Italian antitrust officials fined Amazon 1.13 billion euros ($1.28 billion) on Thursday for abusing its market dominance.
Amazon has injured competitors in the e-commerce logistics sector, according to the Autorità Garante della Concorrenza e del Mercato, or AGCM.
It was decided that Amazon took advantage of its market dominance to induce vendors to sell on Amazon.
Amazon’s own logistics service, Fulfillment by Amazon, will be used (FBA).
This was done “to the detriment of the logistics services offered by competing operators, as well as to strengthen its own dominant position.”
AGCM stated that it will take corrective actions that will be reviewed by a monitoring trustee.
Amazon has stated that it “strongly disagrees” with the sentence and intends to fight it. An Amazon spokeswoman told CNBC that “The proposed fine and remedies are unjustified and disproportionate.”
Amazon claims that small and medium-sized businesses account for more than half of all annual sales on its platform in Italy, and that their success is critical to Amazon’s business model.
“Small and medium-sized businesses have multiple channels to sell their products both online and offline: Amazon is just one of those options,” an Amazon spokeswoman said.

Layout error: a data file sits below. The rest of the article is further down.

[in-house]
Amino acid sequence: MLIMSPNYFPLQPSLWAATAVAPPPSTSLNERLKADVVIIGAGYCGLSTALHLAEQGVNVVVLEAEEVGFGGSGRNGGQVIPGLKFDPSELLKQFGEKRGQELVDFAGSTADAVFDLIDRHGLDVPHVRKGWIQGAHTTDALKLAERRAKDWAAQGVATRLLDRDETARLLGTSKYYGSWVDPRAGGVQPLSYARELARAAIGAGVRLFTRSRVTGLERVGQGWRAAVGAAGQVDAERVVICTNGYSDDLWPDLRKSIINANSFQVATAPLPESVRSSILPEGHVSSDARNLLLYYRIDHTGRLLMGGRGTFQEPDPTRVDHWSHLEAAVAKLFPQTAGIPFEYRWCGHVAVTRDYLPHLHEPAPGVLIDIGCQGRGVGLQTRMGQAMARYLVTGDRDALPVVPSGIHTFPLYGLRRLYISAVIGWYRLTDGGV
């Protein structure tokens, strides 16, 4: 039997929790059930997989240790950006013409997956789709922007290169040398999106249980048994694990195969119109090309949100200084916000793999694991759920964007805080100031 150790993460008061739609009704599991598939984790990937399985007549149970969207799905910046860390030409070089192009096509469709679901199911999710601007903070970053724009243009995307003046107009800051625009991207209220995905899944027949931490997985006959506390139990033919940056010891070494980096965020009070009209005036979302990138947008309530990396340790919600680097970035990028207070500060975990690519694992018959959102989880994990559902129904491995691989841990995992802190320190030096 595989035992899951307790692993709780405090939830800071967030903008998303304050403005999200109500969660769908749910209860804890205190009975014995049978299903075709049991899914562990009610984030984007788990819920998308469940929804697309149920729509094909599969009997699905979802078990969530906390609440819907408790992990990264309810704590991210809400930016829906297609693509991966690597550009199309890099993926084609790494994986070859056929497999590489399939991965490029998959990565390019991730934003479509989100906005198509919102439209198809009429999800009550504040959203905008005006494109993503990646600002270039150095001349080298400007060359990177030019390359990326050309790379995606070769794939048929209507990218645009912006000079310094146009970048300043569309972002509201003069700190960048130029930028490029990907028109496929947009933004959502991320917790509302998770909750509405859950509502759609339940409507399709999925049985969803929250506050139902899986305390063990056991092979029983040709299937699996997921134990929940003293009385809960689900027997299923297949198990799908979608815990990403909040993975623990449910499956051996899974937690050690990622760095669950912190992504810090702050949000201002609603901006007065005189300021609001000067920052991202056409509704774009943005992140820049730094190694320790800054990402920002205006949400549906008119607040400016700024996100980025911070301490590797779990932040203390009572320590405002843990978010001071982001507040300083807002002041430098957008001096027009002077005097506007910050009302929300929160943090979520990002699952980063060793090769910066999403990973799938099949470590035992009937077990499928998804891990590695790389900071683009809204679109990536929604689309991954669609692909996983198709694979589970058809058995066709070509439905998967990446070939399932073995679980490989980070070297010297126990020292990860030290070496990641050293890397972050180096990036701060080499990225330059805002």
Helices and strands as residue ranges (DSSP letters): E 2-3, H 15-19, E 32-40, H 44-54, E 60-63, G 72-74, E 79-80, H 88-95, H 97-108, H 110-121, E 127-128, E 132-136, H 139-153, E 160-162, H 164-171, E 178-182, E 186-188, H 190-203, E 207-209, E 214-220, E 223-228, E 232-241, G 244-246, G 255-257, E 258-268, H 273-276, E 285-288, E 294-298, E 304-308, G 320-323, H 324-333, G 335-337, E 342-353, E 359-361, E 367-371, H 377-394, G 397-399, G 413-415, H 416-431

“We constantly invest to support the growth of the 18,000 Italian SMBs that sell on Amazon, and we provide multiple tools to our sellers, including those who manage shipments themselves.”
On Thursday, William O’Neil + Co’s global head of retail stock research, Ruhell Amin, told CNBC’s “Street Signs Europe” that the fine is “significant” for the e-commerce giant.
“It’s part of a broader trend that we’ve seen in Europe around trying to regulate some of these Big Tech companies,” he explained.
Investors are concerned that the Italian penalties could signal a larger trend toward more stringent regulation of Amazon in other sectors of its company and around the world, according to Amin. He stated, “This certainly seems like the tip of the iceberg.”
“This case is interesting because the European Commission opened its own probe into this practice but carved Italy out of the scope of the investigation to allow Italy’s antitrust watchdog to proceed on its own merit,” Amin added. “Typically the European Commission is quite unified in its approach.”
Regulators in China are investigating e-commerce behemoth Alibaba, while regulators in Latin America are targeting Mercado Libre.
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